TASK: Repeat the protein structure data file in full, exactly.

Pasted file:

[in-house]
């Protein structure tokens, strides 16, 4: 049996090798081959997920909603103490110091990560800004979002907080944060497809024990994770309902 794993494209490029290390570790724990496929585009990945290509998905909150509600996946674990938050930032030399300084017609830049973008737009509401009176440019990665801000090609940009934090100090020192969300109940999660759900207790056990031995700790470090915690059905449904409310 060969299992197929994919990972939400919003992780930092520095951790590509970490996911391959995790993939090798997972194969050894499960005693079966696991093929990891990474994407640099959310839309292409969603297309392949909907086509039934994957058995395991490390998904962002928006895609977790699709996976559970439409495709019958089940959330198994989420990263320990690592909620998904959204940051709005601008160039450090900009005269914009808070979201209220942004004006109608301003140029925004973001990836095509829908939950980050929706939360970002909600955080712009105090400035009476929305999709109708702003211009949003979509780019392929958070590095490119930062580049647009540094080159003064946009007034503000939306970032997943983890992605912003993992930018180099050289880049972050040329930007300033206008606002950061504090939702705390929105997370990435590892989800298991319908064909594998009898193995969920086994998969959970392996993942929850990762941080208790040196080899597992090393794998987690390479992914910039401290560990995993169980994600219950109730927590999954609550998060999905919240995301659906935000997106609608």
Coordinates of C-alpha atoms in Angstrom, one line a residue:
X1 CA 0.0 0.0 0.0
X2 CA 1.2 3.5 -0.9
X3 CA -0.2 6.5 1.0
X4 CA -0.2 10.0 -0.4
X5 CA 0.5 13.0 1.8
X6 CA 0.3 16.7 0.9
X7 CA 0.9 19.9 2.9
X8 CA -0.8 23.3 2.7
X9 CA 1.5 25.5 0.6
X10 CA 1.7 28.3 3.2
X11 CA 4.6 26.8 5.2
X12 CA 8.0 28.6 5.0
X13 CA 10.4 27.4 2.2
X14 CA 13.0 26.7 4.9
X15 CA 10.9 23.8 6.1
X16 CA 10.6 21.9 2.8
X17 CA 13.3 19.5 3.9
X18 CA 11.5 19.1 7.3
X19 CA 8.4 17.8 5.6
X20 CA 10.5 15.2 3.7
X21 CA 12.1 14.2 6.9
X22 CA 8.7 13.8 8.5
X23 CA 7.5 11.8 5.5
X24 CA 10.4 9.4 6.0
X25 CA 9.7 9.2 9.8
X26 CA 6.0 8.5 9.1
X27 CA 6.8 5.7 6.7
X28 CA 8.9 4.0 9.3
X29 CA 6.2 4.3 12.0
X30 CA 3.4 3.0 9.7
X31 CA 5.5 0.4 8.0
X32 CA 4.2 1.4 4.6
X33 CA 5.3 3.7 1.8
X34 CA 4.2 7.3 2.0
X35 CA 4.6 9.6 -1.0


[in-house]
């Protein structure tokens, strides 16, 4: 049996090798081959997920909603103490110091990560800004979002907080944060497809024990994770309902 794993494209490029290390570790724990496929585009990945290509998905909150509600996946674990938050930032030399300084017609830049973008737009509401009176440019990665801000090609940009934090100090020192969300109940999660759900207790056990031995700790470090915690059905449904409310 060969299992197929994919990972939400919003992780930092520095951790590509970490996911391959995790993939090798997972194969050894499960005693079966696991093929990891990474994407640099959310839309292409969603297309392949909907086509039934994957058995395991490390998904962002928006895609977790699709996976559970439409495709019958089940959330198994989420990263320990690592909620998904959204940051709005601008160039450090900009005269914009808070979201209220942004004006109608301003140029925004973001990836095509829908939950980050929706939360970002909600955080712009105090400035009476929305999709109708702003211009949003979509780019392929958070590095490119930062580049647009540094080159003064946009007034503000939306970032997943983890992605912003993992930018180099050289880049972050040329930007300033206008606002950061504090939702705390929105997370990435590892989800298991319908064909594998009898193995969920086994998969959970392996993942929850990762941080208790040196080899597992090393794998987690390479992914910039401290560990995993169980994600219950109730927590999954609550998060999905919240995301659906935000997106609608």
Coordinates of C-alpha atoms in Angstrom, one line a residue:
X1 CA 0.0 0.0 0.0
X2 CA 1.2 3.5 -0.9
X3 CA -0.2 6.5 1.0
X4 CA -0.2 10.0 -0.4
X5 CA 0.5 13.0 1.8
X6 CA 0.3 16.7 0.9
X7 CA 0.9 19.9 2.9
X8 CA -0.8 23.3 2.7
X9 CA 1.5 25.5 0.6
X10 CA 1.7 28.3 3.2
X11 CA 4.6 26.8 5.2
X12 CA 8.0 28.6 5.0
X13 CA 10.4 27.4 2.2
X14 CA 13.0 26.7 4.9
X15 CA 10.9 23.8 6.1
X16 CA 10.6 21.9 2.8
X17 CA 13.3 19.5 3.9
X18 CA 11.5 19.1 7.3
X19 CA 8.4 17.8 5.6
X20 CA 10.5 15.2 3.7
X21 CA 12.1 14.2 6.9
X22 CA 8.7 13.8 8.5
X23 CA 7.5 11.8 5.5
X24 CA 10.4 9.4 6.0
X25 CA 9.7 9.2 9.8
X26 CA 6.0 8.5 9.1
X27 CA 6.8 5.7 6.7
X28 CA 8.9 4.0 9.3
X29 CA 6.2 4.3 12.0
X30 CA 3.4 3.0 9.7
X31 CA 5.5 0.4 8.0
X32 CA 4.2 1.4 4.6
X33 CA 5.3 3.7 1.8
X34 CA 4.2 7.3 2.0
X35 CA 4.6 9.6 -1.0